Bears

Dempster reached out to Dodgers GM at deadline

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Dempster reached out to Dodgers GM at deadline

LOS ANGELES Ryan Dempster would have loved it here. Dodger Stadium gets loud and is filled with energy. Magic Johnson headlines a new ownership group that wants this to be Showtime.

Theres history everywhere, with pictures of Jackie Robinson and Vin Scully and all the old greats lining the walls. The weather and the dimensions are perfect for a 35-year-old pitcher.

Theres old friend Ted Lilly, who parlayed a 2010 deadline deal to Los Angeles into a three-year, 33 million contract. The Dodgers (59-50) are thinking about October, surging after completing a three-game sweep with Sundays 7-6 walk-off win over the Cubs.

Dempster didnt get what he wanted last week, and until HBO makes a definitive movie styled after Too Big to Fail, well never get inside the room, only settling for fragmented pieces of information.

But heres another twist: Sources said that Dempster was so hung up on the Dodgers that the Cubs told him to directly call Ned Colletti. Dempster spoke with the Los Angeles general manager just before the deadline eliminating that possibility and then accepted a trade to the Texas Rangers.

The Cubs denied a Chicago Tribune report that they let Dempster listen in on trade conversations without informing the Dodgers what would be a serious breach of ethics. But it clearly struck a nerve in the Cubs front office and revealed a Los Angeles perspective on the failed negotiations.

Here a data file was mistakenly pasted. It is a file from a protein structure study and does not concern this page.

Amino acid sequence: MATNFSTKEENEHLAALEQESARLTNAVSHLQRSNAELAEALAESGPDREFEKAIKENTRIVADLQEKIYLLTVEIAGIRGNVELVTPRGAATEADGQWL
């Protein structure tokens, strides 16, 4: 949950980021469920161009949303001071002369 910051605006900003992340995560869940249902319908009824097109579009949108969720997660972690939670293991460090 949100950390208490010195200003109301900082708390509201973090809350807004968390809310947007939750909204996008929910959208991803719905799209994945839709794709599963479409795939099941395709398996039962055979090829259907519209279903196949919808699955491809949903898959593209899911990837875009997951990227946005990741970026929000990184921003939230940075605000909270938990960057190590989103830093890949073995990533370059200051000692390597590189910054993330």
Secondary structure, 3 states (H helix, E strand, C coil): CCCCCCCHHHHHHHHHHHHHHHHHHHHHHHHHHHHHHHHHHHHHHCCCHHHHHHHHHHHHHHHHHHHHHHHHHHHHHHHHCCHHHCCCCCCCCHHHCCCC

General manager Jed Hoyer who was the point man for dealing with the Dodgers reached out to Colletti on Sunday to explain the misunderstanding.

After watching a potential deal with the Atlanta Braves collapse once it leaked to the media, the Cubs brought Dempster into their new headquarters on Clark and Waveland for the final hour or so before the July 31 deadline.

Dempster who had 10-and-5 no-trade rights was hanging out in Hoyers office before the general manager had to kick him out and make a few phone calls. So Hoyer found Dempster another office with a television to watch the MLB Network.

The confusion came out of a group interview with Theo Epstein the day after. The team president was asked about Dempsters role in the negotiations and his relationship with the front office.